Inside the shady world of influencers promoting cryptocurrency
Everyone knows Kim Kardashian, the influencer and reality TV show star, but do you know Kim Kardashian, the cryptocurrency advocate?
Earlier this month, the billionaire mega star posted something a bit out of the ordinary to her Instagram Stories. Kardashian was promoting a new alternative cryptocurrency, or altcoin, called Ethereum Max.
And she’s not the only one.
YouTubers, streamers, and all kinds of social media influencers are jumping aboard the altcoin train. They’re urging their followers to look into new altcoins on a regular basis, if not flat out encouraging them to invest.
What’s going on here? Why are so many of them promoting it, and how invested are they personally?
A flood of altcoins
New cryptocurrencies have been popping up everyday in order to take advantage of the hype around well-known crypto, such as Bitcoin and the meme-inspired Dogecoin, as the more established cryptocurrencies’ value spiked to new heights.
If you look at forums on Discord, Reddit, and Telegram, you find dozens of new cryptocurrencies launching every week. But even if you mostly hang out on more mainstream social media channels like Twitter and YouTube, you very likely have seen some of your favorite internet celebrities promoting one of these newly launched altcoins over the past few months.
Altcoins — which are also often referred to as “memecoins” or even “shitcoins” – are cryptocurrencies based on some sort of online joke or tied to some sort of money-making scheme.
While Bitcoin and other established cryptocurrencies are already considered highly volatile investments, altcoins are even more risky. These coins are usually built on existing blockchains and buying them often requires a number of steps and hoops to jump through, and there are usually various transaction fees.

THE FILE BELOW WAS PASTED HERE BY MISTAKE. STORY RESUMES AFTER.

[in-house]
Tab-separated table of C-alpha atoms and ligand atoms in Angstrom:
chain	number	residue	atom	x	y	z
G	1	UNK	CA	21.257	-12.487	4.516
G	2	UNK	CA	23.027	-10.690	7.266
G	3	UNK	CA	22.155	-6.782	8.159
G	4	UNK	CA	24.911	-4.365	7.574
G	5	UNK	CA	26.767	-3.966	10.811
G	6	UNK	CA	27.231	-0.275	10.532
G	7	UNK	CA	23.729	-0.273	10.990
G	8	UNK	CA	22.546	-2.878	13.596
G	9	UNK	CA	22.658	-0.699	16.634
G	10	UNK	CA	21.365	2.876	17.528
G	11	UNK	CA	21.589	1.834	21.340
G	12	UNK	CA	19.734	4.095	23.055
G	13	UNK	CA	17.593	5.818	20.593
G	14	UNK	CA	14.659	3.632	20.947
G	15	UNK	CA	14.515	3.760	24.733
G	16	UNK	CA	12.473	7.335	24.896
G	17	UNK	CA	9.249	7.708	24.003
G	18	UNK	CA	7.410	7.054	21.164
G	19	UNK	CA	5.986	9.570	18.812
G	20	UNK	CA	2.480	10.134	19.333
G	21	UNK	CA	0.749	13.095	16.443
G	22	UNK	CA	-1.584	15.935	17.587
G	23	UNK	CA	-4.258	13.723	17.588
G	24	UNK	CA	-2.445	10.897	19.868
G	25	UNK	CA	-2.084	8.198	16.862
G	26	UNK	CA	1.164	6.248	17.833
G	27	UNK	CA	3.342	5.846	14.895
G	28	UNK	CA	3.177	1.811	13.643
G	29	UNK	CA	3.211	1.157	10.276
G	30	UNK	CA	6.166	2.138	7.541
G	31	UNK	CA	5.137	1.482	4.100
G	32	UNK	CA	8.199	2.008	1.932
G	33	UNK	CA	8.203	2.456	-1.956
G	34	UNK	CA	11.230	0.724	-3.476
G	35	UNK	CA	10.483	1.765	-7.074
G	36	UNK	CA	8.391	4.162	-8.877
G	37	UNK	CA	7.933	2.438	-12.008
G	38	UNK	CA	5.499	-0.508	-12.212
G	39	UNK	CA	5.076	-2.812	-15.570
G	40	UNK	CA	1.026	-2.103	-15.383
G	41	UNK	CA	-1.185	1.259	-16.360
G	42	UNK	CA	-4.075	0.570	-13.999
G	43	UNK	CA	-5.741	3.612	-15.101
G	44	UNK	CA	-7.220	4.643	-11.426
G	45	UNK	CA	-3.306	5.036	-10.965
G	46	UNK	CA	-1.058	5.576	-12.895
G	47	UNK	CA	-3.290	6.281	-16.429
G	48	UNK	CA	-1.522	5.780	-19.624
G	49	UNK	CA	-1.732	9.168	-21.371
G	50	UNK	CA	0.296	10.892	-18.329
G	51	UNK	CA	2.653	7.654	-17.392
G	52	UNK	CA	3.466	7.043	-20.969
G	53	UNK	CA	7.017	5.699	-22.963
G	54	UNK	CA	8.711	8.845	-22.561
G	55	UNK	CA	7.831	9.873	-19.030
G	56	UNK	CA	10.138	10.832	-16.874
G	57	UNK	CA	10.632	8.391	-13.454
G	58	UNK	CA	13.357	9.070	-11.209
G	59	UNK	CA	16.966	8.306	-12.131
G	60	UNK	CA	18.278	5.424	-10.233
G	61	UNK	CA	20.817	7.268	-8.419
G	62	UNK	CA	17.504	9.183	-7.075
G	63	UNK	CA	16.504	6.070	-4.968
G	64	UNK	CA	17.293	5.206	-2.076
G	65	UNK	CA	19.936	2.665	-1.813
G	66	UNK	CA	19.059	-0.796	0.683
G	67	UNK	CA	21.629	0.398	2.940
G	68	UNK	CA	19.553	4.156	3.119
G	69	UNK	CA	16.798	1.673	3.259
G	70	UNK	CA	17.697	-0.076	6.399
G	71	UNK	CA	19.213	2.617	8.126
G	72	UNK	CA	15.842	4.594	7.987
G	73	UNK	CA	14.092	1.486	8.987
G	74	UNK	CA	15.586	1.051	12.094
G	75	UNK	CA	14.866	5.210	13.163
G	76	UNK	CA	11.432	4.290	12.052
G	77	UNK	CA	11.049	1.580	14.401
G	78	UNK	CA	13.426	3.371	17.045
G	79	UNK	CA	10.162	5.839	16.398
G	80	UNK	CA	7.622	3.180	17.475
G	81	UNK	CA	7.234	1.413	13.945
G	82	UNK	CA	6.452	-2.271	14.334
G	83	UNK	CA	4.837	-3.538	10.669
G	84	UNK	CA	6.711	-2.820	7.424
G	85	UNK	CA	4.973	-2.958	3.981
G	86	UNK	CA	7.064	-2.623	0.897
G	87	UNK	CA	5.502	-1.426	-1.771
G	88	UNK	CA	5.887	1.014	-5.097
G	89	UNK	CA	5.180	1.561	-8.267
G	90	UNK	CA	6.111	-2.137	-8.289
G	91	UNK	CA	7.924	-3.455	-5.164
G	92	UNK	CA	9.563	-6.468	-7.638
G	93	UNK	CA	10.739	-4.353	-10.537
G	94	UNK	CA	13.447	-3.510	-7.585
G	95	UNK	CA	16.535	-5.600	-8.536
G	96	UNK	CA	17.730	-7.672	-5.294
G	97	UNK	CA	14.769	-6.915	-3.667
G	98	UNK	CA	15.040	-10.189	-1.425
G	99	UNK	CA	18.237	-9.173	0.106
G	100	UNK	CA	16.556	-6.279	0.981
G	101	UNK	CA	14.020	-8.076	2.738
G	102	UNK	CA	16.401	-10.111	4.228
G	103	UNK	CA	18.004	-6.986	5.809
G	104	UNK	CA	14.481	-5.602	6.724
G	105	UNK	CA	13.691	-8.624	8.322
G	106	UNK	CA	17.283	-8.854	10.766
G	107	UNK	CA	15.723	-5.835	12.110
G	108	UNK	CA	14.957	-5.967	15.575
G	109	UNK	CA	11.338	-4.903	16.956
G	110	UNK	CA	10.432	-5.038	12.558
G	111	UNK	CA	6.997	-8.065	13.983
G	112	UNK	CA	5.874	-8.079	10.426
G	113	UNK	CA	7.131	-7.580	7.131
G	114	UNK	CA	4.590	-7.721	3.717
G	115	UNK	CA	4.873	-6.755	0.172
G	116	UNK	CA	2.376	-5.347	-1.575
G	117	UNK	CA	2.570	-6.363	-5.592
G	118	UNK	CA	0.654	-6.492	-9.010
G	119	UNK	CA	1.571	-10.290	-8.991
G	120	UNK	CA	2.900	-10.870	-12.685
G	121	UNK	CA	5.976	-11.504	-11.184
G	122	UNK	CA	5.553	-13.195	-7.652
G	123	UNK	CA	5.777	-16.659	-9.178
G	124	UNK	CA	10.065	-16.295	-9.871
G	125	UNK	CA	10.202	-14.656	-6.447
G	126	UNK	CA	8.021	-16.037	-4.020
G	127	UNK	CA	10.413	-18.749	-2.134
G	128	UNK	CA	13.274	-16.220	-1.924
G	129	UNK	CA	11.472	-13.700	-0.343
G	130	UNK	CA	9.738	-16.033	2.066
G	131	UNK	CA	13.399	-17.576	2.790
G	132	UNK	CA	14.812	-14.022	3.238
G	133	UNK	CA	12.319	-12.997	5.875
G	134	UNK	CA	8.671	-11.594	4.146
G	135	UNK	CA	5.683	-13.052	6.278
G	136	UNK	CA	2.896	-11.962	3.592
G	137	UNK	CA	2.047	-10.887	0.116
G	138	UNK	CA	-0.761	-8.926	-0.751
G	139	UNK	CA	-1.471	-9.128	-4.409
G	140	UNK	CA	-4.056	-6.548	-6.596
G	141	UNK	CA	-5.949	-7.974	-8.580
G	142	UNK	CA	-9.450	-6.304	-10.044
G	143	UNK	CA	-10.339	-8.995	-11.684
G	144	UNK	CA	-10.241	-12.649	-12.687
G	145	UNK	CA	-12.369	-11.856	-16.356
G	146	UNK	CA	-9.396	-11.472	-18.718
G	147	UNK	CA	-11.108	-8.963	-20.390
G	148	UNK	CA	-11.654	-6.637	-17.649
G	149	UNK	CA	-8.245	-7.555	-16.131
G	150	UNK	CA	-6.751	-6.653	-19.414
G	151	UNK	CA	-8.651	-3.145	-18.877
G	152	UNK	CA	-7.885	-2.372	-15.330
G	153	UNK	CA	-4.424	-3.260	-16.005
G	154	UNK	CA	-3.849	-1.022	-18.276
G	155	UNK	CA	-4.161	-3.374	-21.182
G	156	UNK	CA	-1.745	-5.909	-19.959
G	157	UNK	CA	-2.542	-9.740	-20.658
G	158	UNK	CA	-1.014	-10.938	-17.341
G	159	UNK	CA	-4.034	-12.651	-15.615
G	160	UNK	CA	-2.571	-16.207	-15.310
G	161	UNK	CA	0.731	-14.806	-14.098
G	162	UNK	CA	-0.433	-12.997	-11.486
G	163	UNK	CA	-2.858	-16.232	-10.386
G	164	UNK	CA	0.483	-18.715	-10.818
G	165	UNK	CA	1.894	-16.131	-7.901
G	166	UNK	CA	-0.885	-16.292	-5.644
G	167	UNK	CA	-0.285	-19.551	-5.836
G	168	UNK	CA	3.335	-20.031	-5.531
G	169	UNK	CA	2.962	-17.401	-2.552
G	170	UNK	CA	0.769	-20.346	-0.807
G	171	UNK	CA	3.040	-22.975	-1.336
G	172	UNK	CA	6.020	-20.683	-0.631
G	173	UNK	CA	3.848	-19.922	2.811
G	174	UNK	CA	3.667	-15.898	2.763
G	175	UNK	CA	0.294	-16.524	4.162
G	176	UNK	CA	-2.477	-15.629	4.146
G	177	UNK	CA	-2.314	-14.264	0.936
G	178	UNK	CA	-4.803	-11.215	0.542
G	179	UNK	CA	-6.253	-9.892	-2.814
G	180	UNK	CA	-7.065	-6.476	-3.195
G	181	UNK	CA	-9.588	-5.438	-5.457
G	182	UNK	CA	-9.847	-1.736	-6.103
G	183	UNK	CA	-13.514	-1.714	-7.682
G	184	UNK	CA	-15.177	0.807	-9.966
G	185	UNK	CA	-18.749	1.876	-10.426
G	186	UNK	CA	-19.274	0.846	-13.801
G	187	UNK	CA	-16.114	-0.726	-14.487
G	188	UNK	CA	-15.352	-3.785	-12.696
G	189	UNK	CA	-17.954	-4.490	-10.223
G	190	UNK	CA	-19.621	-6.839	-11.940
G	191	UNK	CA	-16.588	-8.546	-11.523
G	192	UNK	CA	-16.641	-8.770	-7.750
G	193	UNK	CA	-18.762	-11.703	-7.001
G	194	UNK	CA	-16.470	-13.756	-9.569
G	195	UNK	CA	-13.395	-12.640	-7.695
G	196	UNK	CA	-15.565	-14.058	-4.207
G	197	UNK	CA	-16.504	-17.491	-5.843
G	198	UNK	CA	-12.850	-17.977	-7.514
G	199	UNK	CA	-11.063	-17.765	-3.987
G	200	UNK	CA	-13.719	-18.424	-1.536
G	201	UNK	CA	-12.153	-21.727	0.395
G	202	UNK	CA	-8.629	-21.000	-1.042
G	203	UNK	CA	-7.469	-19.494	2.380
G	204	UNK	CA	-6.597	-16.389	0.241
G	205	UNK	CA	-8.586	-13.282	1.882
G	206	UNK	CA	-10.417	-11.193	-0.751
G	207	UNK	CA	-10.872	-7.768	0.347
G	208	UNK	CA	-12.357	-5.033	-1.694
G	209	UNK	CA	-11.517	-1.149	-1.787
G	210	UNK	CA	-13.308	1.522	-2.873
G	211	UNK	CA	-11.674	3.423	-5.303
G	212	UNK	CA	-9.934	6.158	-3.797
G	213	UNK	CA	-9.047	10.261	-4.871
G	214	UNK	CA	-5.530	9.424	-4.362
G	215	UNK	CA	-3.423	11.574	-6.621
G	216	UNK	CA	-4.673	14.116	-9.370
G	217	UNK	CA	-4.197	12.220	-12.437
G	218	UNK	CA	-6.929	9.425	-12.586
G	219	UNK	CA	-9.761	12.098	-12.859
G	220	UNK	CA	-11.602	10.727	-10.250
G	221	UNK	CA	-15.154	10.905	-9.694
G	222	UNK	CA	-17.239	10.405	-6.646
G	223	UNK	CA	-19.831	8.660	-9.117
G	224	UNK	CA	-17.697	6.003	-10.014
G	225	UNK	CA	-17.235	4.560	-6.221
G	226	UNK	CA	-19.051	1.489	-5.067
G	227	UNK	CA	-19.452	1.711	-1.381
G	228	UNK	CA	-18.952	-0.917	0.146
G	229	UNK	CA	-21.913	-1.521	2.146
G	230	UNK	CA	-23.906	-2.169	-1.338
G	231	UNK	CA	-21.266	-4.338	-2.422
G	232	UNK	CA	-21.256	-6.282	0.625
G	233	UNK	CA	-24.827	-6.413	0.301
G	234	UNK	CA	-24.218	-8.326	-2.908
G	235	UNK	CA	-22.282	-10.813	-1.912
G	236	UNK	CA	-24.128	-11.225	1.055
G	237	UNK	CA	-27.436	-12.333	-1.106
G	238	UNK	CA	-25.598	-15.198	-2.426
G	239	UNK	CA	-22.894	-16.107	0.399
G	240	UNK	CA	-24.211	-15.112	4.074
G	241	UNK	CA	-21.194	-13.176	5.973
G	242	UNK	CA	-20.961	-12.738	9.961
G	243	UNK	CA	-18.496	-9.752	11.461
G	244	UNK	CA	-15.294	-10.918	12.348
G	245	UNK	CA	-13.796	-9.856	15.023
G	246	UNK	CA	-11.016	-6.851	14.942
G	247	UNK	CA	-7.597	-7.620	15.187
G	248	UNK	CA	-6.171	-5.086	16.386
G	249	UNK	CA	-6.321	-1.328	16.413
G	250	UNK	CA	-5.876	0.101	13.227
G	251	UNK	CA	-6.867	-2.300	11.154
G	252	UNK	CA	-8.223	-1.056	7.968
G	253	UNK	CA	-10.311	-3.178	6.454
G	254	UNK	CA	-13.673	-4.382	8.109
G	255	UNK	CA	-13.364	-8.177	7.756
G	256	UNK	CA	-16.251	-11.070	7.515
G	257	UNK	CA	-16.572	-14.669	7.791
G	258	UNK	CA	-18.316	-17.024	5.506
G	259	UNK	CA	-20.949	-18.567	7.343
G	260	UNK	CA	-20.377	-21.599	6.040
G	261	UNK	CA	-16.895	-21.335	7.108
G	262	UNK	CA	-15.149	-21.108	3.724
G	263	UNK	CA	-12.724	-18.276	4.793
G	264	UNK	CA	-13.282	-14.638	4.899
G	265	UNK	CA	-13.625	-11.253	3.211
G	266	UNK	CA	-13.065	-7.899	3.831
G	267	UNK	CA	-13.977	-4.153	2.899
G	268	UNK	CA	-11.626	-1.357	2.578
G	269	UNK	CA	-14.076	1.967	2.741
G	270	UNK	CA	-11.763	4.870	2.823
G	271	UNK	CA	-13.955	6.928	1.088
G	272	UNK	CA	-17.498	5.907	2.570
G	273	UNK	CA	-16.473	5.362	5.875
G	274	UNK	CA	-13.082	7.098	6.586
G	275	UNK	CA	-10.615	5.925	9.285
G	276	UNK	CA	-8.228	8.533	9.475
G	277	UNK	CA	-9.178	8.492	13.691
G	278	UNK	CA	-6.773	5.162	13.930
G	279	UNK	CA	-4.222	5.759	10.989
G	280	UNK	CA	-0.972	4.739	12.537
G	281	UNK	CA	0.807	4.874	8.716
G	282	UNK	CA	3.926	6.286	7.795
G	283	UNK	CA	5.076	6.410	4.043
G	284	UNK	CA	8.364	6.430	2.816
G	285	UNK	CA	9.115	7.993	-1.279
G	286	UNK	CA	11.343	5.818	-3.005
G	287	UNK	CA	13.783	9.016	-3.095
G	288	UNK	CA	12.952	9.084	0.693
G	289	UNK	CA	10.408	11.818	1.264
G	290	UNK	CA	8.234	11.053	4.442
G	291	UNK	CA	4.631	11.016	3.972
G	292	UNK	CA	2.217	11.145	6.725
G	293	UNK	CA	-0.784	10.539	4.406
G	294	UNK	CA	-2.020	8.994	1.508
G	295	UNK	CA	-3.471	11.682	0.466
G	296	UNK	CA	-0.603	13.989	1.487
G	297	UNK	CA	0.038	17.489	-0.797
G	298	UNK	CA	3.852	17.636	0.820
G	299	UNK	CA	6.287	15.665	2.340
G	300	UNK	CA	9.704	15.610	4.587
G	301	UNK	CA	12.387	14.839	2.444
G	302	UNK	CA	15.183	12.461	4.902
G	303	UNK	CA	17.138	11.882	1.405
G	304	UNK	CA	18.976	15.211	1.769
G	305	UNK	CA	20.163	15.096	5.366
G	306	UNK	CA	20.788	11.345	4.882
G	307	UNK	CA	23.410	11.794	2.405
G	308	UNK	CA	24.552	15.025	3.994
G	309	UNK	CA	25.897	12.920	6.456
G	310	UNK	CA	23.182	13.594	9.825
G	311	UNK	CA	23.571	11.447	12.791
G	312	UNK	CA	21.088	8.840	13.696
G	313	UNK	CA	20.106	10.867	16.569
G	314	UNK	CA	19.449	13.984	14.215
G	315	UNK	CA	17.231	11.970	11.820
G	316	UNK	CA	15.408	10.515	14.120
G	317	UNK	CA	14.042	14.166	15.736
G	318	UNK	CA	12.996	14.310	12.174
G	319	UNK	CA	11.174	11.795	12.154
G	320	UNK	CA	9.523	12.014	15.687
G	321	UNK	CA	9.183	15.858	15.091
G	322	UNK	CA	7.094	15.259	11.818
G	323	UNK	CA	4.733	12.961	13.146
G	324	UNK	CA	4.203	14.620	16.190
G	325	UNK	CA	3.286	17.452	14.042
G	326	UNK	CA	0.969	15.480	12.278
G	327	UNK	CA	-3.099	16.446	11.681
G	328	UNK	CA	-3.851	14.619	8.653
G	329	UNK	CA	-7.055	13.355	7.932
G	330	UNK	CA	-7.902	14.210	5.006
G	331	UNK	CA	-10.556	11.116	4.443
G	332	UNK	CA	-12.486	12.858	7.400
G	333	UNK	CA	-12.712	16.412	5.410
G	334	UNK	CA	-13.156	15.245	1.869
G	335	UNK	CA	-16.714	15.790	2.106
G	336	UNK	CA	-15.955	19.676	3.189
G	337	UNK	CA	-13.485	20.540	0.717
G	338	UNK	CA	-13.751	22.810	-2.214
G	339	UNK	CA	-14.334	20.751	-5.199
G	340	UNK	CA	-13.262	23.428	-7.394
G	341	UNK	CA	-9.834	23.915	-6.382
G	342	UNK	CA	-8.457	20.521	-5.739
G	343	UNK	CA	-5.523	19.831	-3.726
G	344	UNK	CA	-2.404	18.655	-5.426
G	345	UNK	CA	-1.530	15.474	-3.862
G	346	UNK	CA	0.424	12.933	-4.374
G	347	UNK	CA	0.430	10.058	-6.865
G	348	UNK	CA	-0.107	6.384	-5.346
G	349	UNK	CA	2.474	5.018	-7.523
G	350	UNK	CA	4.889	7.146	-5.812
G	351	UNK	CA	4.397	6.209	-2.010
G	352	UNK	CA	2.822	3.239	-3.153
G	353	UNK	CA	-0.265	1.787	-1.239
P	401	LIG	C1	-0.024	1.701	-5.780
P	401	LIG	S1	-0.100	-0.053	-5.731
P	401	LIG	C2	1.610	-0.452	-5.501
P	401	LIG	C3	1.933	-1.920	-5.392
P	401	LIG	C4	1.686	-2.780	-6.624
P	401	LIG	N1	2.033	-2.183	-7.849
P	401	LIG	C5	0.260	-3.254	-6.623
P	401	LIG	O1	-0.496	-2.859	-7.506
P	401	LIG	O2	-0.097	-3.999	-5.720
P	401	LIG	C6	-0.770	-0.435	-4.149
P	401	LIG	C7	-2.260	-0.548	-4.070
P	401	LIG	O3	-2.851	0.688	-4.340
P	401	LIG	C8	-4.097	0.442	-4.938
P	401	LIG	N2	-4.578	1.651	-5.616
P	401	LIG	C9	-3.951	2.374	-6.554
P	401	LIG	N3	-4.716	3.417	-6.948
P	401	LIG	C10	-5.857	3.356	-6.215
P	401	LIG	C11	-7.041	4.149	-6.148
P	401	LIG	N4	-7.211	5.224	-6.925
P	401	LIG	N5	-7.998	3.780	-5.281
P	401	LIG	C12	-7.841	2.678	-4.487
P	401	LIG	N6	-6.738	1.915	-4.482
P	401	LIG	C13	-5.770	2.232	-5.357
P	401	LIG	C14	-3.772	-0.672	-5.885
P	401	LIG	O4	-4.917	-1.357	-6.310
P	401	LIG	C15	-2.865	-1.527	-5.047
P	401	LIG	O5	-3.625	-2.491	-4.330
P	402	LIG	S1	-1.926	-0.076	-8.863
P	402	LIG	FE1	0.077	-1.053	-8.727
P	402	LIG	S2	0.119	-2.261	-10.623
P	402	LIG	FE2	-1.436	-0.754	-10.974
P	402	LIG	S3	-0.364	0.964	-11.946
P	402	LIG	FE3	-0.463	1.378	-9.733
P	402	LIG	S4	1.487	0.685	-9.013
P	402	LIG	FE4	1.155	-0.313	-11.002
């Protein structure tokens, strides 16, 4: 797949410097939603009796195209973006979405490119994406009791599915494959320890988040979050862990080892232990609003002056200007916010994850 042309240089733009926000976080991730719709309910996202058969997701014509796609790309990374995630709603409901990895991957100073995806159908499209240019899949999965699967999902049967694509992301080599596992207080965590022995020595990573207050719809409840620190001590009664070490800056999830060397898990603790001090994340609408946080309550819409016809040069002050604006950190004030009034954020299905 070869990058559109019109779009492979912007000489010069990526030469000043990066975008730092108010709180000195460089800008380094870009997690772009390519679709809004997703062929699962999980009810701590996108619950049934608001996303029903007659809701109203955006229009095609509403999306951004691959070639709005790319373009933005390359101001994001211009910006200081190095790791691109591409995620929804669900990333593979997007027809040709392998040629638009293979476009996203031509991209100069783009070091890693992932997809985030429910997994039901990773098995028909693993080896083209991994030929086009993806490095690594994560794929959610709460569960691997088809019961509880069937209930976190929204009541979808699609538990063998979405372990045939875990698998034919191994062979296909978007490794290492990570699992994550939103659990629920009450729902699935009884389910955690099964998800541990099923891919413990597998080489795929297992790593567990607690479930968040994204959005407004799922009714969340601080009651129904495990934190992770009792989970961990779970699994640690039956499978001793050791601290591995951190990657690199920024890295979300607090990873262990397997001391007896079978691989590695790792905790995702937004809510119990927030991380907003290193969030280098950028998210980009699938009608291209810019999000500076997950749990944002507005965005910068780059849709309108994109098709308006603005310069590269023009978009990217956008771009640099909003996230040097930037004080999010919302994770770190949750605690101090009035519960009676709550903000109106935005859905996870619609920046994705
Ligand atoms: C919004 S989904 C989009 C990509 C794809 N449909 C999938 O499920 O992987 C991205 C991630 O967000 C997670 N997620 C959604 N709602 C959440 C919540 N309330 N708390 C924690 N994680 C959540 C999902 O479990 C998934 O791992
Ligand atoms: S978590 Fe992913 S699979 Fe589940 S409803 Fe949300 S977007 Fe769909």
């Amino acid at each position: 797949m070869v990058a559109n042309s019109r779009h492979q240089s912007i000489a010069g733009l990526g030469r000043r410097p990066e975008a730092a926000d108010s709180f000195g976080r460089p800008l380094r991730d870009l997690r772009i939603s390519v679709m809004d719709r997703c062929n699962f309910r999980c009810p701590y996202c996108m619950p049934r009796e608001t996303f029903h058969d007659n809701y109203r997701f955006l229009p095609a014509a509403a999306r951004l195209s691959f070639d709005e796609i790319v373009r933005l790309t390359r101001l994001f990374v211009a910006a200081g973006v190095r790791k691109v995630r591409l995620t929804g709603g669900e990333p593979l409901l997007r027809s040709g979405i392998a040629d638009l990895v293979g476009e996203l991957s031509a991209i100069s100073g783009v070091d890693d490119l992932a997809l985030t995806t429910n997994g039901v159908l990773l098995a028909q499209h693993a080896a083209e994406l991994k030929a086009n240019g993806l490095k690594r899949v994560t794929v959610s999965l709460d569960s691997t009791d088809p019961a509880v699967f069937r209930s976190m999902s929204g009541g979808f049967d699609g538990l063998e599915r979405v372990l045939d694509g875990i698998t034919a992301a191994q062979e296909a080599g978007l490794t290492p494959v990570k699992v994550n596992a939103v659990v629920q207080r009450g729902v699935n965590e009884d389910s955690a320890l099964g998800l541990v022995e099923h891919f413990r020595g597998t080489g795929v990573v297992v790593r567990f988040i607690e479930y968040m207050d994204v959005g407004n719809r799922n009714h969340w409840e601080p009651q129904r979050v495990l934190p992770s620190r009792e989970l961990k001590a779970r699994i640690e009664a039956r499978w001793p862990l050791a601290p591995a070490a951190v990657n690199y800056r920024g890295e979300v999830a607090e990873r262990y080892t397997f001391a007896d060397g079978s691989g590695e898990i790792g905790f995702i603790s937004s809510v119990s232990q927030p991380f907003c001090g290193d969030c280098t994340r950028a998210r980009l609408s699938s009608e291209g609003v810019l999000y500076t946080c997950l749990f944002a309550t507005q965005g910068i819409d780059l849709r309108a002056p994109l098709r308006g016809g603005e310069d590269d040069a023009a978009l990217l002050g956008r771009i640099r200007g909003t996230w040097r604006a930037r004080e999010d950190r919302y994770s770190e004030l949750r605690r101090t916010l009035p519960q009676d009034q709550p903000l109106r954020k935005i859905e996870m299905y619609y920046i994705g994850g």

“Let’s be clear, these things are absolutely worthless bullshit,” David Gerard, author of Libra Shrugged: How Facebook Tried to Take Over the Money and Attack of the 50 Foot Blockchain, explained to me in a phone conversation.
“You only ever hear from the people who won and never from the people who lost.” he continued. “If you buy the coin, your money is gone, and maybe you can get it back if you sell the magic beans to someone else, which is basically the story of crypto in general.”
Gerard, a longtime critic of cryptocurrency, explained to me how what we’re seeing now with altcoins has permeated throughout cryptocurrency since the earliest days.
“As soon as you could exchange Bitcoin for money, every scammer came out of the woodwork,” he said. “A lot of people [involved in crypto] have a history of scams.”
Gerard brought up one of the earliest altcoin scams, IXcoin, which launched in August 2011.
“The developer put out this coin and he disappeared less than a month later,” he explained. “Once he did that, the floodgates were open and this is where we got thousands of cryptos from. It’s basically the same sort of scheme, to try to make the sucker feel like they’re a big player.”
Marie Springer is an Adjunct Associate Professor in the Department of Public Management at John Jay College, who recently authored the book The Politics of Ponzi Schemes: History, Theory and Policy. I reached out to her in order to find out exactly how to classify these altcoins.
“What you’ve described is called pump and dump,” Springer explained in a phone call where we walked through the various altcoins and their marketing schemes. “It could also be a ponzi scheme or a pyramid scheme or even both.”
Pump and dump schemes are basically when someone tries to boost the value of an investment, such as a stock or cryptocurrency, by generating fake news or buzz around it.